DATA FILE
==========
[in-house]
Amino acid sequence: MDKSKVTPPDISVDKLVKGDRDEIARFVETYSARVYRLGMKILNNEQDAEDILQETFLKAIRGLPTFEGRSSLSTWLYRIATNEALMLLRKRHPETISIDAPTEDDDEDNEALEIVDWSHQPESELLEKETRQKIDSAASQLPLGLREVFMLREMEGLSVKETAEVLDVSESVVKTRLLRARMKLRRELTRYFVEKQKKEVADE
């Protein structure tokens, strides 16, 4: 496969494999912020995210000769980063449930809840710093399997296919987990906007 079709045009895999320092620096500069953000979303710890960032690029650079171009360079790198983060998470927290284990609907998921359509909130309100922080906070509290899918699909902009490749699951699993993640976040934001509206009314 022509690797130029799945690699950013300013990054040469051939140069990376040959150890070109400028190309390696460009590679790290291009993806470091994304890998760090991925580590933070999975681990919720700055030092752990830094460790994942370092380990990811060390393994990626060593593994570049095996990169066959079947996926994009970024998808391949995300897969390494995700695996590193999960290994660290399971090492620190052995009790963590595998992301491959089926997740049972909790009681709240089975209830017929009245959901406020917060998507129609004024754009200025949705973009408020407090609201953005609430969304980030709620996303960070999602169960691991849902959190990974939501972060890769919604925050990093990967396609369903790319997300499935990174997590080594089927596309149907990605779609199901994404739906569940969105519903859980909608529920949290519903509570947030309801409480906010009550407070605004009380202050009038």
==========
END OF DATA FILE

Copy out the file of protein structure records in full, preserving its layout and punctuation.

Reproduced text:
[in-house]
Amino acid sequence: MDKSKVTPPDISVDKLVKGDRDEIARFVETYSARVYRLGMKILNNEQDAEDILQETFLKAIRGLPTFEGRSSLSTWLYRIATNEALMLLRKRHPETISIDAPTEDDDEDNEALEIVDWSHQPESELLEKETRQKIDSAASQLPLGLREVFMLREMEGLSVKETAEVLDVSESVVKTRLLRARMKLRRELTRYFVEKQKKEVADE
């Protein structure tokens, strides 16, 4: 496969494999912020995210000769980063449930809840710093399997296919987990906007 079709045009895999320092620096500069953000979303710890960032690029650079171009360079790198983060998470927290284990609907998921359509909130309100922080906070509290899918699909902009490749699951699993993640976040934001509206009314 022509690797130029799945690699950013300013990054040469051939140069990376040959150890070109400028190309390696460009590679790290291009993806470091994304890998760090991925580590933070999975681990919720700055030092752990830094460790994942370092380990990811060390393994990626060593593994570049095996990169066959079947996926994009970024998808391949995300897969390494995700695996590193999960290994660290399971090492620190052995009790963590595998992301491959089926997740049972909790009681709240089975209830017929009245959901406020917060998507129609004024754009200025949705973009408020407090609201953005609430969304980030709620996303960070999602169960691991849902959190990974939501972060890769919604925050990093990967396609369903790319997300499935990174997590080594089927596309149907990605779609199901994404739906569940969105519903859980909608529920949290519903509570947030309801409480906010009550407070605004009380202050009038």